Wonders of being a Wallflower
One of the more interesting things about this whole experience is working with a crew that doesn’t speak your first language regularly. I recognize that for non-English speakers this might be something commonly experienced, but for me this is a first. This has led to dramatic alteration of my personality. As you might have been able to tell from this blog, it’s hard to get me to shut up. But on this voyage I have been uncharacteristically taciturn, shy even. I know it’s hard to imagine. Honestly even after 4 weeks, I haven’t yet come out of my shell and haven’t yet figured out how to behave most social situations. I suspect most people here think I am psychotic. You’re there, 15 people are talking at a rapid pace in French, talking about something, you have zero idea what although you did catch one word, your name, and then everyone laughs. They all then look at you. Um. What do I do? What do I do? Do I laugh too? ‘Oh yeah! Ha, ha, ha. Whatever it was that you said was hysterical!’ Do I maintain the somewhat blank-faced half smile I normally carry around, that probably looks like I once had a lobotomy, on my face? Or do I just keep staring at my pancakes and pretend that I wasn’t paying attention and hope everyone stops looking at me? Depending on how tired I am and who is sitting next to me, I pick at these choices randomly.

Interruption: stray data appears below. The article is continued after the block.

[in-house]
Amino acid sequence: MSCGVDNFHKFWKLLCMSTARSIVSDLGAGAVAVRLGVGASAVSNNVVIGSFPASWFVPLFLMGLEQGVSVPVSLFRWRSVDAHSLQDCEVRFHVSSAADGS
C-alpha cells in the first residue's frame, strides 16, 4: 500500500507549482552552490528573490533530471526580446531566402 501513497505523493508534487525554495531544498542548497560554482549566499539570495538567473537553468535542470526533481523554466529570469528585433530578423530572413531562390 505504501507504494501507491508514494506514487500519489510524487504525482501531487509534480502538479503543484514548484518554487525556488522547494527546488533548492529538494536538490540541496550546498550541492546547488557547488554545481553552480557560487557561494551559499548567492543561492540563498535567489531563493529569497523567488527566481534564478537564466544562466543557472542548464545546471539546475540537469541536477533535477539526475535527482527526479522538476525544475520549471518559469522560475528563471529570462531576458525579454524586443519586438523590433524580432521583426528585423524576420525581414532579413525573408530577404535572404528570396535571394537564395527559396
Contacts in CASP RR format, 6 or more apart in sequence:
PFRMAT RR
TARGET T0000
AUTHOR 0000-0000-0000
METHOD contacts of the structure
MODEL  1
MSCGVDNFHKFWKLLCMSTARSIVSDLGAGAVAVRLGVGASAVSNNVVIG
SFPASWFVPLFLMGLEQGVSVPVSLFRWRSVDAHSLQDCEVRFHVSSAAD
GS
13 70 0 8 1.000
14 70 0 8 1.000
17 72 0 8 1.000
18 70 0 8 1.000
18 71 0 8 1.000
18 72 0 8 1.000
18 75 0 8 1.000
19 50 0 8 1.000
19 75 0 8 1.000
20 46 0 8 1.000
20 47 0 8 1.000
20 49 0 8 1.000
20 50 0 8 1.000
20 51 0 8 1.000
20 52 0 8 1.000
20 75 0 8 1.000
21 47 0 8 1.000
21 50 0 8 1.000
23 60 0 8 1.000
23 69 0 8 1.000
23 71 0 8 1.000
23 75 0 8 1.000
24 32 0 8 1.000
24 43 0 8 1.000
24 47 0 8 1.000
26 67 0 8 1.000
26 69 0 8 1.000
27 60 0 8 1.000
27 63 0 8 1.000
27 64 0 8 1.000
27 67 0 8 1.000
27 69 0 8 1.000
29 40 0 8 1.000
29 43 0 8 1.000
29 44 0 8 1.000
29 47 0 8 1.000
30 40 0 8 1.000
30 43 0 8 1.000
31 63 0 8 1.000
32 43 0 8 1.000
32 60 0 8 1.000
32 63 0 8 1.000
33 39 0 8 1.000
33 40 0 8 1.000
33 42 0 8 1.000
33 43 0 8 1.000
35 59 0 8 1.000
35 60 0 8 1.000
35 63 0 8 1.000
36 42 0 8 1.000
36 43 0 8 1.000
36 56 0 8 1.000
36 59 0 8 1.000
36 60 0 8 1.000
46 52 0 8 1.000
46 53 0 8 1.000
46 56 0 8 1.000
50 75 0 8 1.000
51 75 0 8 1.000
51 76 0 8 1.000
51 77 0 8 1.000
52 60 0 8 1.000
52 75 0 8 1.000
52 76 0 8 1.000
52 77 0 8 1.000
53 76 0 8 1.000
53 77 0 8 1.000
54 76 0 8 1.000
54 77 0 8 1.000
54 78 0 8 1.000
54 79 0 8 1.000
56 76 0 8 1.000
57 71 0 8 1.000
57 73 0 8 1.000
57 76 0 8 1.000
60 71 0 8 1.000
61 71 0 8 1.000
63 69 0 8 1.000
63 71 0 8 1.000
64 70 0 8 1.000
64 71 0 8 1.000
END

Now while this has its drawbacks, I have found that this alteration in my personality (aka not being an insufferable know-it-all and blabber mouth) is quite beneficial. First, you get to experience your inner voice in overdrive…hence this blog. I generally find topics to write about while immersed in long self-induced silences when a) its meal time and there are 15 French people speaking about various things simultaneously b) long boat rides while everyone is speaking French and c) on the deck while getting ready to dive when everyone is speaking French. Now I know some of you said that a great way to learn French is direct immersion. I’ve been deeply immersed for the last 4 weeks, and I’d say emphatically this is not true. Whoever said this has never truly been immersed I think. It is really hard to understand a language while its spoken rapidly by many people all about different things and not always with any context. Also this is a language that doesn’t pronounce most of the letters in the word, so even if I might have seen the word in the books I am reading in French, I’d never even know if anyone even said that freaking word. After many weeks immersed I’d say I can get maybe a few words if there some context or if people gesticulate. Otherwise I just get the noise the peanut characters make when talking on the phone “whan wha whan whan wan, Becky, hahahahah.” They’re making fun of me in French again aren’t they?
I’m a spring breaker on the Tara